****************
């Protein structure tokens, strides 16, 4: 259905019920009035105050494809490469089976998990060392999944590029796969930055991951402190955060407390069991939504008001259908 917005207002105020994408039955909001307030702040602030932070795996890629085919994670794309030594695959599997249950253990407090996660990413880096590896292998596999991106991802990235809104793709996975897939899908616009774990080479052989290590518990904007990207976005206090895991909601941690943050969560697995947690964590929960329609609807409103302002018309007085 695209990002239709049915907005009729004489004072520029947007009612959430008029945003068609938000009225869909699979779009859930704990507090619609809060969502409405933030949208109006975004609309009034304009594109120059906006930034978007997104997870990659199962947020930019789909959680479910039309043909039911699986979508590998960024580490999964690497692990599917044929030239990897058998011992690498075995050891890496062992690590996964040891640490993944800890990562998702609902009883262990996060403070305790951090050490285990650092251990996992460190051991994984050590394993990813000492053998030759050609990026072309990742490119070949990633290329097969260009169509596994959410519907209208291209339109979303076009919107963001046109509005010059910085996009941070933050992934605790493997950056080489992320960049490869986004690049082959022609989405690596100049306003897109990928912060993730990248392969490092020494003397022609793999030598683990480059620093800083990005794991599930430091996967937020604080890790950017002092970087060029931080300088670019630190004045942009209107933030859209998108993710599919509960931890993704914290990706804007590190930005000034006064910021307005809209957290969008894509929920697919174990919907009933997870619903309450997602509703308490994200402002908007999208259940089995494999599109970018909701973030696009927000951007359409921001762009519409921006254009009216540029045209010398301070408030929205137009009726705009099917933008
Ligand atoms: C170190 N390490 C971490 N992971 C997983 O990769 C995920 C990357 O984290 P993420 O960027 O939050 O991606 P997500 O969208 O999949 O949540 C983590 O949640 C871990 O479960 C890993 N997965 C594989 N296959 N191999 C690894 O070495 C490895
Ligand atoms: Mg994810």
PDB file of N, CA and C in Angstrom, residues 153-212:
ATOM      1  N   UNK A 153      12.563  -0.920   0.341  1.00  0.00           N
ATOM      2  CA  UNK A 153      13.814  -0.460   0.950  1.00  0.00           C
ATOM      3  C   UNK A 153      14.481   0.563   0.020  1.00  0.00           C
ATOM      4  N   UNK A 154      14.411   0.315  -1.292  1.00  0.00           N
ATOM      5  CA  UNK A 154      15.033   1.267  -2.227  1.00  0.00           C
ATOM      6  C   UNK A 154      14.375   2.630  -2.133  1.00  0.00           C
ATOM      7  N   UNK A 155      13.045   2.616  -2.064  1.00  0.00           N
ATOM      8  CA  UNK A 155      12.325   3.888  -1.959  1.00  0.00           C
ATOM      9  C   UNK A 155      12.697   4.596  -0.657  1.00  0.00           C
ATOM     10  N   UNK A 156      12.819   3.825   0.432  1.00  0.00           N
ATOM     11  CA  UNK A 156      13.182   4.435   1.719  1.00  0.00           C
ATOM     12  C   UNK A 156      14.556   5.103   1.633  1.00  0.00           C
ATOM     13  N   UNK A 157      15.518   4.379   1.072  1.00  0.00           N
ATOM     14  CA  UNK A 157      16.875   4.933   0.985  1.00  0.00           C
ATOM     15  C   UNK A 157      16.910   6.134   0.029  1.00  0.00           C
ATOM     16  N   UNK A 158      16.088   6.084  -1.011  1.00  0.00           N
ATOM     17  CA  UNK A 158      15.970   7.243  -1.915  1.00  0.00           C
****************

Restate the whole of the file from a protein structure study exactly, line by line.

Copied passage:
């Protein structure tokens, strides 16, 4: 259905019920009035105050494809490469089976998990060392999944590029796969930055991951402190955060407390069991939504008001259908 917005207002105020994408039955909001307030702040602030932070795996890629085919994670794309030594695959599997249950253990407090996660990413880096590896292998596999991106991802990235809104793709996975897939899908616009774990080479052989290590518990904007990207976005206090895991909601941690943050969560697995947690964590929960329609609807409103302002018309007085 695209990002239709049915907005009729004489004072520029947007009612959430008029945003068609938000009225869909699979779009859930704990507090619609809060969502409405933030949208109006975004609309009034304009594109120059906006930034978007997104997870990659199962947020930019789909959680479910039309043909039911699986979508590998960024580490999964690497692990599917044929030239990897058998011992690498075995050891890496062992690590996964040891640490993944800890990562998702609902009883262990996060403070305790951090050490285990650092251990996992460190051991994984050590394993990813000492053998030759050609990026072309990742490119070949990633290329097969260009169509596994959410519907209208291209339109979303076009919107963001046109509005010059910085996009941070933050992934605790493997950056080489992320960049490869986004690049082959022609989405690596100049306003897109990928912060993730990248392969490092020494003397022609793999030598683990480059620093800083990005794991599930430091996967937020604080890790950017002092970087060029931080300088670019630190004045942009209107933030859209998108993710599919509960931890993704914290990706804007590190930005000034006064910021307005809209957290969008894509929920697919174990919907009933997870619903309450997602509703308490994200402002908007999208259940089995494999599109970018909701973030696009927000951007359409921001762009519409921006254009009216540029045209010398301070408030929205137009009726705009099917933008
Ligand atoms: C170190 N390490 C971490 N992971 C997983 O990769 C995920 C990357 O984290 P993420 O960027 O939050 O991606 P997500 O969208 O999949 O949540 C983590 O949640 C871990 O479960 C890993 N997965 C594989 N296959 N191999 C690894 O070495 C490895
Ligand atoms: Mg994810």
PDB file of N, CA and C in Angstrom, residues 153-212:
ATOM      1  N   UNK A 153      12.563  -0.920   0.341  1.00  0.00           N
ATOM      2  CA  UNK A 153      13.814  -0.460   0.950  1.00  0.00           C
ATOM      3  C   UNK A 153      14.481   0.563   0.020  1.00  0.00           C
ATOM      4  N   UNK A 154      14.411   0.315  -1.292  1.00  0.00           N
ATOM      5  CA  UNK A 154      15.033   1.267  -2.227  1.00  0.00           C
ATOM      6  C   UNK A 154      14.375   2.630  -2.133  1.00  0.00           C
ATOM      7  N   UNK A 155      13.045   2.616  -2.064  1.00  0.00           N
ATOM      8  CA  UNK A 155      12.325   3.888  -1.959  1.00  0.00           C
ATOM      9  C   UNK A 155      12.697   4.596  -0.657  1.00  0.00           C
ATOM     10  N   UNK A 156      12.819   3.825   0.432  1.00  0.00           N
ATOM     11  CA  UNK A 156      13.182   4.435   1.719  1.00  0.00           C
ATOM     12  C   UNK A 156      14.556   5.103   1.633  1.00  0.00           C
ATOM     13  N   UNK A 157      15.518   4.379   1.072  1.00  0.00           N
ATOM     14  CA  UNK A 157      16.875   4.933   0.985  1.00  0.00           C
ATOM     15  C   UNK A 157      16.910   6.134   0.029  1.00  0.00           C
ATOM     16  N   UNK A 158      16.088   6.084  -1.011  1.00  0.00           N
ATOM     17  CA  UNK A 158      15.970   7.243  -1.915  1.00  0.00           C